The moment has come to deliver on this blog’s promise of looking beyond the realm of the English language. For this POMFR post, I would like to present a recently published Festschrift which contains a number of contributions of interest to EU lawyers capable of reading German.
Der Staat im Recht is a Festschrift for Professor Eckart Klein, formerly Ordinarius at the University of Potsdam, which covers a broad range of topics – constitutional law, procedural law, international and human rights law and of course EU law. Now, while there are a number of non-EU law contributions which I found thought-provoking (if you have time, read the rather grim essay on the world dominance of human rights by Isensee, ‘Die heikle Weltherrschaft der Menschenrechte’), I will focus on the EU law contributions for this blog post. Continue reading
Is there such a thing as an unconstitutional constitutional amendment? And if so, does the judge have the power to declare that amendment unconstitutional?
The question seems nonsensical or paradoxical, “rather like asking whether the Bible can be unbiblical”. Yet, if it is primarily the preserve of constitutional theorists – think of the American debate about the constitutionality of a proposed flag-burning amendment – it is nevertheless an issue with practical implications, as witnessed in the recent Pringle case before the CJEU. Here, the Court was asked to assess the validity of a Treaty amendment by reference to the European Union’s (EU) own Treaties. The Court rejected the argument that it did not have jurisdiction and affirmed its power to review the validity of the amendment. Continue reading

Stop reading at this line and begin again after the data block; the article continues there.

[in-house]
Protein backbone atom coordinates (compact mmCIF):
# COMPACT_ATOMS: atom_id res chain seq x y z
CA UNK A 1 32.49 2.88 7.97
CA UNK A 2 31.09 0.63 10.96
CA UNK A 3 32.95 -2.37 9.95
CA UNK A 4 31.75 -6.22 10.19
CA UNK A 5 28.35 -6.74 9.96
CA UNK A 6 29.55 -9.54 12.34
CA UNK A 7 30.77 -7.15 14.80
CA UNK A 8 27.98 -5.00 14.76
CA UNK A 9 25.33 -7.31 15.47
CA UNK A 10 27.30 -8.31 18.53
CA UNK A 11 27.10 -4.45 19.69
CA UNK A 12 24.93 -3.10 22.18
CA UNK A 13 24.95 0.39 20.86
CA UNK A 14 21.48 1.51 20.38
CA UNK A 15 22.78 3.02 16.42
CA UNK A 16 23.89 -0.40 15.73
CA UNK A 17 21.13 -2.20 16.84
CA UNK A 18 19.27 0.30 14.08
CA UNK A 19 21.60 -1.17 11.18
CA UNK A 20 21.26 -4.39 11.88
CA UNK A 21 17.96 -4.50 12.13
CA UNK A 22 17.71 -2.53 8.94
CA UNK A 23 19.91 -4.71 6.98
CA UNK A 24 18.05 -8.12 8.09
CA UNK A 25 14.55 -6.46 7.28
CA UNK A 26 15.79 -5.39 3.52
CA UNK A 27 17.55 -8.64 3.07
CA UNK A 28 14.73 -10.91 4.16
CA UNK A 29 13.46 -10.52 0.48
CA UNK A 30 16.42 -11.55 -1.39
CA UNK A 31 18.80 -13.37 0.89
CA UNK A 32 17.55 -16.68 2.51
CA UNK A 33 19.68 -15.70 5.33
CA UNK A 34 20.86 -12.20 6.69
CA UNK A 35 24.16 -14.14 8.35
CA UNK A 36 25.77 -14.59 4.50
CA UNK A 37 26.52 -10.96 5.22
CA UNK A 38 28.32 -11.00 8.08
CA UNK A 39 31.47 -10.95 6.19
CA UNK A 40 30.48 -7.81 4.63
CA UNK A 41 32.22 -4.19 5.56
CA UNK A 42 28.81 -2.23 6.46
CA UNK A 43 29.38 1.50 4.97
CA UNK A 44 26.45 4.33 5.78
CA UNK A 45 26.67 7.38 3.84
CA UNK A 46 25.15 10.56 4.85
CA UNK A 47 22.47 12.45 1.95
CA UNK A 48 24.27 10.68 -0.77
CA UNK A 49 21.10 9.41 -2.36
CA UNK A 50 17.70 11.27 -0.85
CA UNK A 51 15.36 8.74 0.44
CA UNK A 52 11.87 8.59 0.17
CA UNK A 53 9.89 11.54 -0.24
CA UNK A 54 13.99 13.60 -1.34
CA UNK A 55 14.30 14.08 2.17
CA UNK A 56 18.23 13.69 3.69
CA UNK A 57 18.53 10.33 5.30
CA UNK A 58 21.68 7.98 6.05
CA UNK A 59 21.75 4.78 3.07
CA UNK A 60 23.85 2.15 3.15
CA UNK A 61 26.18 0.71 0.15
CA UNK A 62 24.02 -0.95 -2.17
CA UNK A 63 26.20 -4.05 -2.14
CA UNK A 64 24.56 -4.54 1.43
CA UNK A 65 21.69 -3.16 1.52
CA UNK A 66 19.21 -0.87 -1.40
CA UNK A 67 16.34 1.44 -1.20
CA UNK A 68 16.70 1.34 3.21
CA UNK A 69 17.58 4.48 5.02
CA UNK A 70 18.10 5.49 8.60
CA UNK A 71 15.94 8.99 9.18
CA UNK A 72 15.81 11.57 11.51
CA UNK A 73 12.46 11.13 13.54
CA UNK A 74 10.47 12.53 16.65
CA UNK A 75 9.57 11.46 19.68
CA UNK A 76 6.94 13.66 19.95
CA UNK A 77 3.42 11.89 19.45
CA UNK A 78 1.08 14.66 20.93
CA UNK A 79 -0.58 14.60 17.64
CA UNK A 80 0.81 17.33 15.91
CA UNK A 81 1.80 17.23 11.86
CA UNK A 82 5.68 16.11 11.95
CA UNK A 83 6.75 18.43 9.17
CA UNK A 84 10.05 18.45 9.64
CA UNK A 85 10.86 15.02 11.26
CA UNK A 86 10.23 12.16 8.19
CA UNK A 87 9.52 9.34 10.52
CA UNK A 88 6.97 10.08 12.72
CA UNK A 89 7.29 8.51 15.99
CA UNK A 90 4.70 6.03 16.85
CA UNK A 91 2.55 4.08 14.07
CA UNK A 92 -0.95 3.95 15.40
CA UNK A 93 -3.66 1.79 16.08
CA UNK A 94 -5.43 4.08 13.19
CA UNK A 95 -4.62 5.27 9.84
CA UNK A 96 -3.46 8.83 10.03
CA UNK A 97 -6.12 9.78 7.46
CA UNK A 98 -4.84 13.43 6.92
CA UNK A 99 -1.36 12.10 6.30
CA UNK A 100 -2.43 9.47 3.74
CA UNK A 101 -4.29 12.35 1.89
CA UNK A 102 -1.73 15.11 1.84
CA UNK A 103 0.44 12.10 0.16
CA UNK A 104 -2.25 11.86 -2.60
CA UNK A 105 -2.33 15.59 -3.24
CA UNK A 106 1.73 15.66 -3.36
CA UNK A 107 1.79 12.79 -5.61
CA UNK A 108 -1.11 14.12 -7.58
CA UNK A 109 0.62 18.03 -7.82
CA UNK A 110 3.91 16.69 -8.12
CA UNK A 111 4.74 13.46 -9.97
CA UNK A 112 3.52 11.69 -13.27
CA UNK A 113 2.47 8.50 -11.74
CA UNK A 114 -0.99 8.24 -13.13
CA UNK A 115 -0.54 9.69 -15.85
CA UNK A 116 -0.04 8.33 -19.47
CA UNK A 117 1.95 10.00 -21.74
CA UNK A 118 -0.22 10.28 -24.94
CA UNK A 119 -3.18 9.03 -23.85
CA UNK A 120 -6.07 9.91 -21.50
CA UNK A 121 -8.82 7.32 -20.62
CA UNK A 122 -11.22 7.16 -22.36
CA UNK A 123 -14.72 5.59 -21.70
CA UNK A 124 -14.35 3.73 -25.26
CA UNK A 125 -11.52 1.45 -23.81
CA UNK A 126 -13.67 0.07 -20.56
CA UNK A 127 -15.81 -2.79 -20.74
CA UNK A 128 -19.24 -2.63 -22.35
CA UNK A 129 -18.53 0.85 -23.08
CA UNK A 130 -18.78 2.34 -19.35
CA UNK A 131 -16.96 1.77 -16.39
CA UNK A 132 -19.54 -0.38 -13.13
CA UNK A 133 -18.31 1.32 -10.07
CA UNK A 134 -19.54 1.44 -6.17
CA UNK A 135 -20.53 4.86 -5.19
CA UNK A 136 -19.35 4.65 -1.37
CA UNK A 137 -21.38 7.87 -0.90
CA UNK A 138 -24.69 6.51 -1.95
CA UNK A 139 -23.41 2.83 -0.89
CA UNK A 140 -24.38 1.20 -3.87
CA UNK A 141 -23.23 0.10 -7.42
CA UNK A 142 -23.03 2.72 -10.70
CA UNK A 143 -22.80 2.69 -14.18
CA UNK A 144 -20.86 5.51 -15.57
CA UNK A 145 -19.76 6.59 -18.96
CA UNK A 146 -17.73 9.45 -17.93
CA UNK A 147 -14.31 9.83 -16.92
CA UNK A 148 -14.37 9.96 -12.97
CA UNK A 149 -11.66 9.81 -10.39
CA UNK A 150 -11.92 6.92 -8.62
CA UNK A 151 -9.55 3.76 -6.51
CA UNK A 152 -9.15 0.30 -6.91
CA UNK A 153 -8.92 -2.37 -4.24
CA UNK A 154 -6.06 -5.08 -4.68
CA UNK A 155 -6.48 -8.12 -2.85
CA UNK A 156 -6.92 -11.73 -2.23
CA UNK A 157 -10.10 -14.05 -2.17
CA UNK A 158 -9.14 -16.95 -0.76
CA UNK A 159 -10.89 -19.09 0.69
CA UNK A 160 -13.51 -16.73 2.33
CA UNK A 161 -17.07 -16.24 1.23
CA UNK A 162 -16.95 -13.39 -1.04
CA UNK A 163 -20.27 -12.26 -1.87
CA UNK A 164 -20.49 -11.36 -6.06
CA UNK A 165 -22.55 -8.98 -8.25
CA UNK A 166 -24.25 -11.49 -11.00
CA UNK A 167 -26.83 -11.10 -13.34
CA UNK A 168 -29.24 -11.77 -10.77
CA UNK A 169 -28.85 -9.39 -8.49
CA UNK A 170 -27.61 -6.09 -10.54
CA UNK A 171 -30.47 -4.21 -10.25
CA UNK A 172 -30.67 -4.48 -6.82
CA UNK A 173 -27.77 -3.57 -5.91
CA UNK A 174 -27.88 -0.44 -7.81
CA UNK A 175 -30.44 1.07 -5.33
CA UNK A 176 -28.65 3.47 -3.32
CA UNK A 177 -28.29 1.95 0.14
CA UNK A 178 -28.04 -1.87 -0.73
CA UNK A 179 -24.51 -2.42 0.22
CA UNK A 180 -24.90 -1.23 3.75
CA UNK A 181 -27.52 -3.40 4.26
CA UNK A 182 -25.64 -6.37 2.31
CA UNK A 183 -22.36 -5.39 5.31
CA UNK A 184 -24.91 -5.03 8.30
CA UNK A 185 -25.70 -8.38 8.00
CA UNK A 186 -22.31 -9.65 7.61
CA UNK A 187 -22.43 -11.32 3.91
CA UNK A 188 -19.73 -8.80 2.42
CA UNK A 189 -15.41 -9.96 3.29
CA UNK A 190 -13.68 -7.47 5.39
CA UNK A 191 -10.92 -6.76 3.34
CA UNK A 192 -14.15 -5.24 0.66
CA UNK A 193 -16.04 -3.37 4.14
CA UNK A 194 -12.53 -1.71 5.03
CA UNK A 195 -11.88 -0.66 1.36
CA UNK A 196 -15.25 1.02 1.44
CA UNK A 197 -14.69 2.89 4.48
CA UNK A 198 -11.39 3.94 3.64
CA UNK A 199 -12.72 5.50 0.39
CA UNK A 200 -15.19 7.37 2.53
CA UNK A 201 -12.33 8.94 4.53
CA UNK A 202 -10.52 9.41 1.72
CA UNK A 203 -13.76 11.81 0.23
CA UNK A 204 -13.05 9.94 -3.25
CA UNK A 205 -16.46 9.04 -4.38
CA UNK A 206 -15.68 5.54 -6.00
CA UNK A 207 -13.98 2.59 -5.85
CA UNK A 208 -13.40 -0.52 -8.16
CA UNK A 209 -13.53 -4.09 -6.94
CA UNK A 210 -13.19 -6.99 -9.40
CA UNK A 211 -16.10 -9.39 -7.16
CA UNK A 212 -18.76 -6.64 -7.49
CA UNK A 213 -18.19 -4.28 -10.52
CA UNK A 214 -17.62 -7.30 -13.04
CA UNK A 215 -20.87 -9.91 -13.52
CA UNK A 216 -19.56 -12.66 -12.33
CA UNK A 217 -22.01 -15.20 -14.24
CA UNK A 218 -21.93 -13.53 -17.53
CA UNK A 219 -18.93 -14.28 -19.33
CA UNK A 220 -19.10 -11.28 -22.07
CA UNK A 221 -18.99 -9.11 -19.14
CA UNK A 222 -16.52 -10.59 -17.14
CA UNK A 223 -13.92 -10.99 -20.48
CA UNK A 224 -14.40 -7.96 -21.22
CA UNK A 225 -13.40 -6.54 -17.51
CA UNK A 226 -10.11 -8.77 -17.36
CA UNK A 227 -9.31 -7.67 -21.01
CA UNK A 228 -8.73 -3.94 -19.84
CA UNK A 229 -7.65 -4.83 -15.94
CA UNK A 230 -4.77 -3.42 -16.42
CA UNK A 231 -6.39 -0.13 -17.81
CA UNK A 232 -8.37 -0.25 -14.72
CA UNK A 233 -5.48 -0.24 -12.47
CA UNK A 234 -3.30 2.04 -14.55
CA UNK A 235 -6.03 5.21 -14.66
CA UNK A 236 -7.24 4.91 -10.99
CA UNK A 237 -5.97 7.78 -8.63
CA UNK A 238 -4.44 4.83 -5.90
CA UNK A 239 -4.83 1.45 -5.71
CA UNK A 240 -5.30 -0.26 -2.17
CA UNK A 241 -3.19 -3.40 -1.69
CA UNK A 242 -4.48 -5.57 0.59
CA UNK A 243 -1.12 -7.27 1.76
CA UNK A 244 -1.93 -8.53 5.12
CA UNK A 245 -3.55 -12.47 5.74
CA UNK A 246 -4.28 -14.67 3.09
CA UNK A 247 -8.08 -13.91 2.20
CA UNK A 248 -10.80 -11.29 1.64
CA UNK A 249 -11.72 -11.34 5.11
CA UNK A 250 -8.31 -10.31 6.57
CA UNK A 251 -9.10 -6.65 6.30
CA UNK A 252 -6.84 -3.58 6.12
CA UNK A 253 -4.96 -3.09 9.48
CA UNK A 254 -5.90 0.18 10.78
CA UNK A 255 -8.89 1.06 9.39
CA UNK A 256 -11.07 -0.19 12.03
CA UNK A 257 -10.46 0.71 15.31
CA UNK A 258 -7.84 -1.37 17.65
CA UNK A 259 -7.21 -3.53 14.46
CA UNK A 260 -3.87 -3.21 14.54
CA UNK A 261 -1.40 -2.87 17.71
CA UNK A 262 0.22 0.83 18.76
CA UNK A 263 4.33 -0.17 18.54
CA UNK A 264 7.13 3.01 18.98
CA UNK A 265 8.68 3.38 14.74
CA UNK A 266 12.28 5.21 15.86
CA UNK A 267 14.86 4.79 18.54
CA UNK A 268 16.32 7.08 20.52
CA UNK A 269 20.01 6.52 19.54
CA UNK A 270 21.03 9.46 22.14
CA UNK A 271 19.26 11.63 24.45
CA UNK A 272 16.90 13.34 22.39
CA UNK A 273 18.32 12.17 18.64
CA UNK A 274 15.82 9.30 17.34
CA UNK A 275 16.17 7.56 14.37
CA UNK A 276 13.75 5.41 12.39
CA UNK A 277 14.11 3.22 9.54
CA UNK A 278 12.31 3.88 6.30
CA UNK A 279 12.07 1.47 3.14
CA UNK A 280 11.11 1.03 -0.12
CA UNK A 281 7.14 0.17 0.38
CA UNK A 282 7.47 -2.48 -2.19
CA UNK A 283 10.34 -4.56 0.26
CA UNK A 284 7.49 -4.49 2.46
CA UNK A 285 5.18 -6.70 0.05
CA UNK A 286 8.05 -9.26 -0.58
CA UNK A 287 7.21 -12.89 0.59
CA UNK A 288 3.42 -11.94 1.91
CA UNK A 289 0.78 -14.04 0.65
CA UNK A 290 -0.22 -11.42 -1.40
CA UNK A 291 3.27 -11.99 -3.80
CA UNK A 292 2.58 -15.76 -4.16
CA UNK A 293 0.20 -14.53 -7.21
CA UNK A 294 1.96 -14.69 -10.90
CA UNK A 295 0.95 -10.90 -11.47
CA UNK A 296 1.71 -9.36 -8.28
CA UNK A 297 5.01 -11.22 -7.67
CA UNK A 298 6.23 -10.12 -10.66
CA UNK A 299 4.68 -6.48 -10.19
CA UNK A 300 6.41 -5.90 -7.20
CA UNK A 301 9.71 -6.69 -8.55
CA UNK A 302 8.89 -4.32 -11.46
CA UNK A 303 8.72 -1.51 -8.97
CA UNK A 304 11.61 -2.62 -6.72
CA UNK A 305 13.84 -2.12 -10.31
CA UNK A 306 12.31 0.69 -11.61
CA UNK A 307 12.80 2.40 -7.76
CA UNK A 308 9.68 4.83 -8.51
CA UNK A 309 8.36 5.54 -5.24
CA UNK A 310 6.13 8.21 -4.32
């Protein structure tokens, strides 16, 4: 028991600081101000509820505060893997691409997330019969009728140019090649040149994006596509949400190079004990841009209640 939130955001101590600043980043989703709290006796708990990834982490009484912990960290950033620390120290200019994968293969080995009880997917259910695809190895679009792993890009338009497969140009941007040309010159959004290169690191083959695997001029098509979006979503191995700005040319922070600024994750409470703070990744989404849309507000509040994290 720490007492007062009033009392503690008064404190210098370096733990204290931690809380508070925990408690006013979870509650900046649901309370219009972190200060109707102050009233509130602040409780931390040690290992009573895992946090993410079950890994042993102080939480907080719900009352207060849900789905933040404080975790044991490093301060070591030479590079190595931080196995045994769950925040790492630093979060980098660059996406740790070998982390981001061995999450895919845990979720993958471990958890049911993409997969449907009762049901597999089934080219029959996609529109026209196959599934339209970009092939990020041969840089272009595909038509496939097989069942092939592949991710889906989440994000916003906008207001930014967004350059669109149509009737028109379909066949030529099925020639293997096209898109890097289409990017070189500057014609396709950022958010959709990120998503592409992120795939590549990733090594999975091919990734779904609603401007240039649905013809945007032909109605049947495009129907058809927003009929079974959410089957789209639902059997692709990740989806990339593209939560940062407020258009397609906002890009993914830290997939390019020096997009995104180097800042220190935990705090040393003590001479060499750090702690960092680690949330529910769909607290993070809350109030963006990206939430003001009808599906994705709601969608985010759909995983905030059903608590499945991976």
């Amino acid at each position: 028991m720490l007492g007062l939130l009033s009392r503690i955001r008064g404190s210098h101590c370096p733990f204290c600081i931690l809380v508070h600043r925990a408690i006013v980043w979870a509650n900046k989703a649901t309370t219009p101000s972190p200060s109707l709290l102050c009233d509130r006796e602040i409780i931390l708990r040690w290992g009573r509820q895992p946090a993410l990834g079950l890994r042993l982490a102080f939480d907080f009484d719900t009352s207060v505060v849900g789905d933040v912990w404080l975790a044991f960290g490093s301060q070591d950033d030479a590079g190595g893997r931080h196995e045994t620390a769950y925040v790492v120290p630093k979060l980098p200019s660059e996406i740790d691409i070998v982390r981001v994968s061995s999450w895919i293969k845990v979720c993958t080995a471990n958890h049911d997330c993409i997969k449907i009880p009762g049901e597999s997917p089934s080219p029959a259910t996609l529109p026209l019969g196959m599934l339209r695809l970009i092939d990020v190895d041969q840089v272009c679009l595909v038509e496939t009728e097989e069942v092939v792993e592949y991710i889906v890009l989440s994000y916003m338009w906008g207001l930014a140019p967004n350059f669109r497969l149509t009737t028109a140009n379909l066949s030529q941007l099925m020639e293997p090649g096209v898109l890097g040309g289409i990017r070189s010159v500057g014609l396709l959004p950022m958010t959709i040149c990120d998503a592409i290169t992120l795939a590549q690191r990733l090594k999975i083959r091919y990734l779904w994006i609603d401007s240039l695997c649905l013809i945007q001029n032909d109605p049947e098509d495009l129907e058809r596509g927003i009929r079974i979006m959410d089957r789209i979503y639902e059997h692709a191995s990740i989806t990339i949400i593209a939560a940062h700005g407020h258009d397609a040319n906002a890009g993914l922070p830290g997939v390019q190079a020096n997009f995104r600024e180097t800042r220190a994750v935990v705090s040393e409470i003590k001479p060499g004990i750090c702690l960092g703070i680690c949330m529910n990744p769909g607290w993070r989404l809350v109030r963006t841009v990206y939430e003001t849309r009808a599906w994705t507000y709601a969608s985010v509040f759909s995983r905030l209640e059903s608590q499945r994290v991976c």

The Pringle case (Case C-370/12 Pringle) decided today is arguably the case of the year. In an accelerated procedure, the full court (all 27 judges!) answered a number of questions referred by the Irish Supreme Court on the competence of EU Member States under EU law to conclude the ESM Treaty. The ESM Treaty is a treaty under public international law concluded by the members of the eurozone to create a permanent crisis mechanism to safeguard the stability of the euro area. It is the latest answer to the ongoing sovereign debt crisis (dubbed the ‘eurocrisis’) experienced by a number EU Member States that have the euro as a currency.
Despite the good intentions of its creators, the idea of setting up a permanent international body competent to grant financial assistance (amongst other things) to eurozone members in financial difficulties goes somewhat against the foundations of the Economic and Monetary Union, which aims at ensuring price stability through sound government budgets. It is thus not surprising that a case was brought before the CJEU so that the latter had to rule on whether Member States can actually do this under EU law.